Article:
On December 11, 2015, the Securities and Exchange Commission (the “SEC”) proposed a new rule that would regulate the use of derivatives by investment companies registered under the Investment Company Act of 1940, as amended (the “ICA”), and business development companies (“Funds”). Many liquid alternative mutual funds, which are ICA-registered funds that follow non-traditional hedge-fund like strategies and invest in non-traditional asset classes such as derivatives, would be affected significantly by the adoption of the proposed rule.
The SEC has previously expressed concern with transactions that impose obligations on Funds to pay or deliver assets in the future to a counterparty because it deems those transactions to involve the issuance of a “senior security” restricted by Section 18 of the ICA. In prior ICA releases and no-action letters issued by the SEC or its staff, the SEC addressed the application of Section 18’s restrictions to certain transactions involving senior securities and concluded that the use of segregated accounts containing certain liquid assets equal to the obligation incurred by the Fund would limit the Fund’s risk of loss. Some of those no-action letters and other SEC staff guidance addressed derivatives transactions, but the guidance to date has been on an instrument-by-instrument basis.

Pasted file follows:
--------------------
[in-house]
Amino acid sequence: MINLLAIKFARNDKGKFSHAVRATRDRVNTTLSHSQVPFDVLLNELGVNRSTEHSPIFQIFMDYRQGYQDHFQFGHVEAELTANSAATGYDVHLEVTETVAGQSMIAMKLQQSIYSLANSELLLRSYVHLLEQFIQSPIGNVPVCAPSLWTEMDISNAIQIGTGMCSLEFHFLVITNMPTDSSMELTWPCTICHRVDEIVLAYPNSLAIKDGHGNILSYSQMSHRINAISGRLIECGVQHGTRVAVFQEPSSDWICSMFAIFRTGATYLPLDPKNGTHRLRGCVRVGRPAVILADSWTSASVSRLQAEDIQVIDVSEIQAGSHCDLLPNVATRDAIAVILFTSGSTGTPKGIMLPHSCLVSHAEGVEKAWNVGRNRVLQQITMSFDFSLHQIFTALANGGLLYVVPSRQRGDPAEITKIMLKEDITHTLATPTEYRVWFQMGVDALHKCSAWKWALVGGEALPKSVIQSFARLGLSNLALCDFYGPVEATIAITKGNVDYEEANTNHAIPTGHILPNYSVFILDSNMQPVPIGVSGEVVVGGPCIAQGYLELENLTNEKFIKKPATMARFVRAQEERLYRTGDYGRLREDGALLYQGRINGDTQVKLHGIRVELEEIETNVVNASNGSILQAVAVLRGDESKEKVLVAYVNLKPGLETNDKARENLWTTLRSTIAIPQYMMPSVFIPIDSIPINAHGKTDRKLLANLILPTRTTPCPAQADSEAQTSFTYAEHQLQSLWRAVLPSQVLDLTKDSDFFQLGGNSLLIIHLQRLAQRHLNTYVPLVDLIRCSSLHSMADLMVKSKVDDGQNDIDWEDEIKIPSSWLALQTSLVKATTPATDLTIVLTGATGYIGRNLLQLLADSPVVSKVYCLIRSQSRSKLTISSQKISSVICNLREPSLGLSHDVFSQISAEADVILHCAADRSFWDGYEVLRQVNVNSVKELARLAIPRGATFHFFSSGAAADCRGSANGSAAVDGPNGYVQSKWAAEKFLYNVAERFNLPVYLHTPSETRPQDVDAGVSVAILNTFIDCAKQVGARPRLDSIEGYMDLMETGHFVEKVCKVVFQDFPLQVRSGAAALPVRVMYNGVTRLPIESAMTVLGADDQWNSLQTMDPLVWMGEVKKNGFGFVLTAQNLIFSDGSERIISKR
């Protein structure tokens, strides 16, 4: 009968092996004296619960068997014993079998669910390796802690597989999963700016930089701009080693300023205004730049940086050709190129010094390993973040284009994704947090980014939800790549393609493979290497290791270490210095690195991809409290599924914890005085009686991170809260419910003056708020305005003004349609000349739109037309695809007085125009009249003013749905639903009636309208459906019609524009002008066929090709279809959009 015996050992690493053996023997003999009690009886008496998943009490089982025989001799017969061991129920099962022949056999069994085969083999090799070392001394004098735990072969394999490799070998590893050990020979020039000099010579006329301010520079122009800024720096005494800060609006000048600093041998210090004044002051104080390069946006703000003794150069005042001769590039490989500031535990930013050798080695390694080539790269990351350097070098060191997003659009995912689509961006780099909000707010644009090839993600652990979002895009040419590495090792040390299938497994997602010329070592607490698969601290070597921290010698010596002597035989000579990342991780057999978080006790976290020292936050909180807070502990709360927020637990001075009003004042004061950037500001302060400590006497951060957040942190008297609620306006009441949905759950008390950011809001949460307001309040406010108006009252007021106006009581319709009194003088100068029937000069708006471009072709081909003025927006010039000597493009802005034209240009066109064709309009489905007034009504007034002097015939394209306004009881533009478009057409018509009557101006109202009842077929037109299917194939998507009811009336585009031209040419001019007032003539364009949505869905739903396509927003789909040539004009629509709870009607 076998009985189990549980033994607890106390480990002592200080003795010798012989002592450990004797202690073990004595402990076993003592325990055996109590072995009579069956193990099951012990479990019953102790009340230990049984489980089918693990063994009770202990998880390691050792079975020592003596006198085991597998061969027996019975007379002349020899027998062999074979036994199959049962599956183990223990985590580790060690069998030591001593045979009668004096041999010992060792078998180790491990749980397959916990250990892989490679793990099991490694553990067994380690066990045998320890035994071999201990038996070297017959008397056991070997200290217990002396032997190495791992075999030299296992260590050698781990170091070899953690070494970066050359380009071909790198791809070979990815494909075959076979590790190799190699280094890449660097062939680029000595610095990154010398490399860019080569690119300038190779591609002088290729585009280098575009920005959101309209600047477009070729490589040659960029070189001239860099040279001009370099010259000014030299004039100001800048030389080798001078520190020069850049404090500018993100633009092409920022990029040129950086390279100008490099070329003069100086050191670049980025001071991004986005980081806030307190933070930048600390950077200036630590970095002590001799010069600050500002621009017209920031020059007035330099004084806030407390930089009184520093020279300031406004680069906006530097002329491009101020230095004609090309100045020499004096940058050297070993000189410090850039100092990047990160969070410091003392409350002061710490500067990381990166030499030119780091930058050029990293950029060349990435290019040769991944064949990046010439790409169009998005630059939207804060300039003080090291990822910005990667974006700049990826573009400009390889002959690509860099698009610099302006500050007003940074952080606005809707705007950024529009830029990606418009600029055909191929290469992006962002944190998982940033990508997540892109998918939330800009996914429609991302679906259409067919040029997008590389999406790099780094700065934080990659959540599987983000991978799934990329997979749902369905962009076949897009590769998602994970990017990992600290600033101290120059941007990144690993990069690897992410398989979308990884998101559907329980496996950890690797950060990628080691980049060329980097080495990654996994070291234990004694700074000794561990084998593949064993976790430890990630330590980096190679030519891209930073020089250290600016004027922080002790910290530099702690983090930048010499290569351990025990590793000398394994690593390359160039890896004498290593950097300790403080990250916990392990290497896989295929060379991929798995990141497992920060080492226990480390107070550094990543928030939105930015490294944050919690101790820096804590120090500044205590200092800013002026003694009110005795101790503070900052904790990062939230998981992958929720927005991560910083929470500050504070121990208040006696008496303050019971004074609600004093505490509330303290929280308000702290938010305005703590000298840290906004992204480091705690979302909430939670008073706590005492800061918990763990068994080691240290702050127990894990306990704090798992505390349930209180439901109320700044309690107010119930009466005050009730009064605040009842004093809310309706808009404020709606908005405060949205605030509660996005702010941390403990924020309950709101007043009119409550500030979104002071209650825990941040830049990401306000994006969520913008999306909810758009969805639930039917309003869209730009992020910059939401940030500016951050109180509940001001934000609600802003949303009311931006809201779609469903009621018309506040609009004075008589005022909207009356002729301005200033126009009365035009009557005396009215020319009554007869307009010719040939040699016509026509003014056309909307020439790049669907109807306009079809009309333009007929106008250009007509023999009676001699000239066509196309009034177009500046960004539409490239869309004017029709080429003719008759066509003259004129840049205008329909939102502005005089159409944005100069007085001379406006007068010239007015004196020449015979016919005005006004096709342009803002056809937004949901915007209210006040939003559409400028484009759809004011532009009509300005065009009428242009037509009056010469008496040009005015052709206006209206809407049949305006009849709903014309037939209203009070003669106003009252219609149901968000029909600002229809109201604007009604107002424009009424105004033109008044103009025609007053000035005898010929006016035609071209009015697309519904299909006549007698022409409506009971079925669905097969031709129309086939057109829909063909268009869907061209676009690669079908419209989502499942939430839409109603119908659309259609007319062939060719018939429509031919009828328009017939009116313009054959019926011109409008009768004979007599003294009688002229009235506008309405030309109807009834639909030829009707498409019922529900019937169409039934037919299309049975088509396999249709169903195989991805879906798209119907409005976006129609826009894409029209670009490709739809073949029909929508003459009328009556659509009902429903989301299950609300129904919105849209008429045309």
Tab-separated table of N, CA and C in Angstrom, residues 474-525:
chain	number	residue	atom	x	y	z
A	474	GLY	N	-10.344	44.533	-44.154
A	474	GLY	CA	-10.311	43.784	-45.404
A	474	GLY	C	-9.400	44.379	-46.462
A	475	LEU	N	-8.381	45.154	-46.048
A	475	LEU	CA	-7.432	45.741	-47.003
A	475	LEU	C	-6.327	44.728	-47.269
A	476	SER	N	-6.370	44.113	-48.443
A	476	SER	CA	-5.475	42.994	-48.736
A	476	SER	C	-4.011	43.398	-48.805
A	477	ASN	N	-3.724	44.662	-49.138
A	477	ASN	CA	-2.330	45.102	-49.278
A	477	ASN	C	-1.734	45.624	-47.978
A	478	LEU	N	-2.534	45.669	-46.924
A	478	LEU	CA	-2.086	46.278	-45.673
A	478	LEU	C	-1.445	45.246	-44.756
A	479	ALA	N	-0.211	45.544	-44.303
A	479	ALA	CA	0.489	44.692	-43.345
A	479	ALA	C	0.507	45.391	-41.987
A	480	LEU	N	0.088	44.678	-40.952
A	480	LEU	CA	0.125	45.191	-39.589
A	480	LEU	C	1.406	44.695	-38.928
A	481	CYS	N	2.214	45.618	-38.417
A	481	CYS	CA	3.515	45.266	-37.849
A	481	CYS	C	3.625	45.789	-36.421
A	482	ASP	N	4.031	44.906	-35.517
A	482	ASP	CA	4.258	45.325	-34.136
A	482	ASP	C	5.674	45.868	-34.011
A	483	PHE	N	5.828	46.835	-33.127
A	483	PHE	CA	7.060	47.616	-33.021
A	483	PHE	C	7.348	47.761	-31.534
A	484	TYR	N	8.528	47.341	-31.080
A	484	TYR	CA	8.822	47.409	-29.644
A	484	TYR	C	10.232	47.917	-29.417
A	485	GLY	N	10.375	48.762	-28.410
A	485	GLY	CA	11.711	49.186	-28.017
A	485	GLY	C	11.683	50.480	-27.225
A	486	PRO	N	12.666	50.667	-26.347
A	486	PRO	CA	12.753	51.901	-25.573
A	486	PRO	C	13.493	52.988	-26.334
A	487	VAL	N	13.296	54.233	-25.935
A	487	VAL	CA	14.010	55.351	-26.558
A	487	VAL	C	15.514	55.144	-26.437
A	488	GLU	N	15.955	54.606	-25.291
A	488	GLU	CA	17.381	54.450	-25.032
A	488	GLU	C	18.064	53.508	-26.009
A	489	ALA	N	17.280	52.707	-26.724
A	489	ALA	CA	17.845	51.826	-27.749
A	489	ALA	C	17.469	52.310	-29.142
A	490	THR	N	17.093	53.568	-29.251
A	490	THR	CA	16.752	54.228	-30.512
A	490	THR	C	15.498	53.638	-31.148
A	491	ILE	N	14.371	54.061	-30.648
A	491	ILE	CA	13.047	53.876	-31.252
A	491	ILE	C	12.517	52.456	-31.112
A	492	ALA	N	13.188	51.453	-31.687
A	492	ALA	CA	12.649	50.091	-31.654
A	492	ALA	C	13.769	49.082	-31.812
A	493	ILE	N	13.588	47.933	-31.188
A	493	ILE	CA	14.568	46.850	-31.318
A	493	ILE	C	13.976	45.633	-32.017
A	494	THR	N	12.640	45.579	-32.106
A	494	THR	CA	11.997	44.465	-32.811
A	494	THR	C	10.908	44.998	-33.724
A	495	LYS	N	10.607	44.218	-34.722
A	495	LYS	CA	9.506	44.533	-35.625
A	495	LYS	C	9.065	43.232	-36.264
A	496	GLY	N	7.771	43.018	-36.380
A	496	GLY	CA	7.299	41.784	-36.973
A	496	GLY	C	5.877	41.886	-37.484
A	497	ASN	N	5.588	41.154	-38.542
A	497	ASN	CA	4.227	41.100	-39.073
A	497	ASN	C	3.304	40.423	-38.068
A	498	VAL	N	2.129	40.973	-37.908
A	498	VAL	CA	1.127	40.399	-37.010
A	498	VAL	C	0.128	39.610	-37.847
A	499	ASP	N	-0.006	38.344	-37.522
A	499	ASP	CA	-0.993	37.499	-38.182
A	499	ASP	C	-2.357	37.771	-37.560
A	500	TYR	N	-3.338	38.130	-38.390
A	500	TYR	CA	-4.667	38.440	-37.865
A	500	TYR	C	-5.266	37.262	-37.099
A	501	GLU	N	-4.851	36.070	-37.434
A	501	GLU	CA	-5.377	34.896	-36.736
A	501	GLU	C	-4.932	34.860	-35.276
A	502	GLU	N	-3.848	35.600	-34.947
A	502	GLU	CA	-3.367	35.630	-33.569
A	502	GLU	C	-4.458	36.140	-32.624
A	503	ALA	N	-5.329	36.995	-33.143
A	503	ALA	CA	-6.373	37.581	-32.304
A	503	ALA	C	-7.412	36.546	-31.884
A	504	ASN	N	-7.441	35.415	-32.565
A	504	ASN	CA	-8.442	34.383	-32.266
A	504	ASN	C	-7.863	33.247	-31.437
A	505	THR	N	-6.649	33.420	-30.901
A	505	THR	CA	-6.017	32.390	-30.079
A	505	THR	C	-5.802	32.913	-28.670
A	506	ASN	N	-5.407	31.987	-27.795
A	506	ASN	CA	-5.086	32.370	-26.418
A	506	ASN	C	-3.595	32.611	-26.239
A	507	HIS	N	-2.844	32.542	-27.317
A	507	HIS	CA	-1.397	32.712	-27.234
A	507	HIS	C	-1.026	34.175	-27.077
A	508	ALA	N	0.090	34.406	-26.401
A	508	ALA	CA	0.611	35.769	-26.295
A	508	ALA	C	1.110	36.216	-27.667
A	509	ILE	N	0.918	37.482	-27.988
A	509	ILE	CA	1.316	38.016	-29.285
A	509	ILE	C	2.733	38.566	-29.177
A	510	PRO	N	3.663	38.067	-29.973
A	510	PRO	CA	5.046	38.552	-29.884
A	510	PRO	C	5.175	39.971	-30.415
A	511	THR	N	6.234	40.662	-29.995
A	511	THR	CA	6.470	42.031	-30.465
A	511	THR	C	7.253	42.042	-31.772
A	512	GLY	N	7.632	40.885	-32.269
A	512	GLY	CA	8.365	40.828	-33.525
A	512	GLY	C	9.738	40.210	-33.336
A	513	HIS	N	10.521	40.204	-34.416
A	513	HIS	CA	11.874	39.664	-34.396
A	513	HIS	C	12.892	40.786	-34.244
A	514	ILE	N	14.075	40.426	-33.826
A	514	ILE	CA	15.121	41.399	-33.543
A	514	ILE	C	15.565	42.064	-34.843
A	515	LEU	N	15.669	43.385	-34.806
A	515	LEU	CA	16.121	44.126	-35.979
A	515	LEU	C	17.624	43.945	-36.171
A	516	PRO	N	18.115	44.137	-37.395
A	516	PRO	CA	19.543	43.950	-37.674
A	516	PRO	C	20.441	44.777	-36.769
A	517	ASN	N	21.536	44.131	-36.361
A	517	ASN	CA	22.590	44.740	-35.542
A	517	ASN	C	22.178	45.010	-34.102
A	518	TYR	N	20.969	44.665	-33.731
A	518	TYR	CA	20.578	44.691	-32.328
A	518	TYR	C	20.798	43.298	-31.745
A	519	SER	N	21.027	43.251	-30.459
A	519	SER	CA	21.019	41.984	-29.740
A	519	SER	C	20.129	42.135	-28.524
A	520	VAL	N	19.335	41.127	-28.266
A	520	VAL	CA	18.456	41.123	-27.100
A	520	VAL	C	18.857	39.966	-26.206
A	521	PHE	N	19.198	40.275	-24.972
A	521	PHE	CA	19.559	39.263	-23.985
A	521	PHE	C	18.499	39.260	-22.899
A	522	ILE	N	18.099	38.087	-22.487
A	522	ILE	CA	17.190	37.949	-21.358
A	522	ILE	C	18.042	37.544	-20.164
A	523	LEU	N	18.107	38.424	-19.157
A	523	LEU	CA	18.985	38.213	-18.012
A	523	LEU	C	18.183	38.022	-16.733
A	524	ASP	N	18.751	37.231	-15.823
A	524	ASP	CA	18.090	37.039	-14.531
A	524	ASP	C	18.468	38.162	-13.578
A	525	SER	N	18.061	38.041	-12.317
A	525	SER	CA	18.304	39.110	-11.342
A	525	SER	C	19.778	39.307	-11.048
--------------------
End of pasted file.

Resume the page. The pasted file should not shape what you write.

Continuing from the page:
In its release proposing the rule, the SEC explained that it was applying, on a comprehensive basis, the analysis expressed in past instrument-by-instrument guidance to those derivatives transactions where a Fund is or may be required to make any payment or to deliver cash or other assets during the life of the instrument or at maturity or early termination (whether as a margin or as settlement payment or otherwise).
Under the proposed rule, a Fund would be required to comply with one of two alternative portfolio limitations in connection with its derivatives transactions. One limitation (150% of net assets) is based on a Fund’s exposure to derivatives calculated by the aggregate notional amount of its derivatives and its obligations under financial commitment and certain other transactions. The other limitation (300% of net assets) is based on a Fund’s risk calculated by its Value at Risk (“VaR”) which is a statistical estimate of the market risk of the Fund’s portfolio. A Fund would also have to manage the risks associated with its derivatives by using certain segregated accounts based on mark-to-market and risk-based coverage amounts. Funds that engage in more than limited derivatives transactions or use complex derivatives would additionally be required to establish a formal derivatives risk management program administered by a designated derivatives risk manager both of which must be approved and reviewed by the Fund’s board of directors.
 See Investment Company Act Release No. 7221 (June 9, 1972) regarding the use of segregated accounts for put and call options written by funds.
 See Investment Company Act Release No. 10666 (Apr. 18, 1979) regarding the use of segregated accounts for reverse repurchase agreements, firm and standby commitment agreements.